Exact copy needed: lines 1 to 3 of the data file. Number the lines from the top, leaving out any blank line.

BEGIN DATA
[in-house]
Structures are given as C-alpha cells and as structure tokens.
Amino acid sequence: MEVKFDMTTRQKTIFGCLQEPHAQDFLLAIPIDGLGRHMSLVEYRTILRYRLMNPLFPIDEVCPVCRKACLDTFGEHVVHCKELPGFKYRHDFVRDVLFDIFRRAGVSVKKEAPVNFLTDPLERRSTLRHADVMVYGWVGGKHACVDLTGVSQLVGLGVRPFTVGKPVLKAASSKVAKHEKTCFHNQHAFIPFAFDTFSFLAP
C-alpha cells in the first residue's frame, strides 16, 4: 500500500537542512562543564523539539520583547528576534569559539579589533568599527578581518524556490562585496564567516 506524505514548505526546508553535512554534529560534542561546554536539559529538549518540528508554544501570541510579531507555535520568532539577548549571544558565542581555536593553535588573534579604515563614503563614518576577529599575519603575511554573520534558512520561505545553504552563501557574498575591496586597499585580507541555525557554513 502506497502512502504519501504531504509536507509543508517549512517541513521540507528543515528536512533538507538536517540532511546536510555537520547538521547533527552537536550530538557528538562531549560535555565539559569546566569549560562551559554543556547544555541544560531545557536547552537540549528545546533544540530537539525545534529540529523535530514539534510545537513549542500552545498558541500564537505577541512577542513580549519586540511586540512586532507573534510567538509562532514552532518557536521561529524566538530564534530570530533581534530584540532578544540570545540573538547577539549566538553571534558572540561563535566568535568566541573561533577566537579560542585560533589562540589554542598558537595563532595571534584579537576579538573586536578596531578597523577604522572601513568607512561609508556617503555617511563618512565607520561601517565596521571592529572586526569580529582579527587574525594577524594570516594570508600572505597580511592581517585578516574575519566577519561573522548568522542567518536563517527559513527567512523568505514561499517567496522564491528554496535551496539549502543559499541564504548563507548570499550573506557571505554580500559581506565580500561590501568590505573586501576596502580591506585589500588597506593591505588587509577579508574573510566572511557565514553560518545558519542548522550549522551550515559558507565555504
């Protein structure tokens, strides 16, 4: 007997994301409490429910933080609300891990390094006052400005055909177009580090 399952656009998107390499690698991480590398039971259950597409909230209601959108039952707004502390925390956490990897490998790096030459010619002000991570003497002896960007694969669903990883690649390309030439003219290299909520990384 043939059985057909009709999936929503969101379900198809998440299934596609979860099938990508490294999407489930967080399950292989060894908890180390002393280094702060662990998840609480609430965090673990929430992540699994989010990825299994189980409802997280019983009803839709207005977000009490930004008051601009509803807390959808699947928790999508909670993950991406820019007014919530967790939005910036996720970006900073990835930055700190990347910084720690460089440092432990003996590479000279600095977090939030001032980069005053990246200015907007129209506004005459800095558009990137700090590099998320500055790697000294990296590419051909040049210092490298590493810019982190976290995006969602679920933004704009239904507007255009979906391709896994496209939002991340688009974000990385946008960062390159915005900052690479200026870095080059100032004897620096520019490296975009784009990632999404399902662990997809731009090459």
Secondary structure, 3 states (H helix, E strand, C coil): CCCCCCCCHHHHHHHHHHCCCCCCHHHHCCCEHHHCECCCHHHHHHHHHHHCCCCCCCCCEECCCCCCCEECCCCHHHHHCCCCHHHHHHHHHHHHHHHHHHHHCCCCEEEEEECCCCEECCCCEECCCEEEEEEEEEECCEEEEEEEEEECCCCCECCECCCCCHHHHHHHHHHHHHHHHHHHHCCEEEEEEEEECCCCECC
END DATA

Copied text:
[in-house]
Structures are given as C-alpha cells and as structure tokens.
Amino acid sequence: MEVKFDMTTRQKTIFGCLQEPHAQDFLLAIPIDGLGRHMSLVEYRTILRYRLMNPLFPIDEVCPVCRKACLDTFGEHVVHCKELPGFKYRHDFVRDVLFDIFRRAGVSVKKEAPVNFLTDPLERRSTLRHADVMVYGWVGGKHACVDLTGVSQLVGLGVRPFTVGKPVLKAASSKVAKHEKTCFHNQHAFIPFAFDTFSFLAP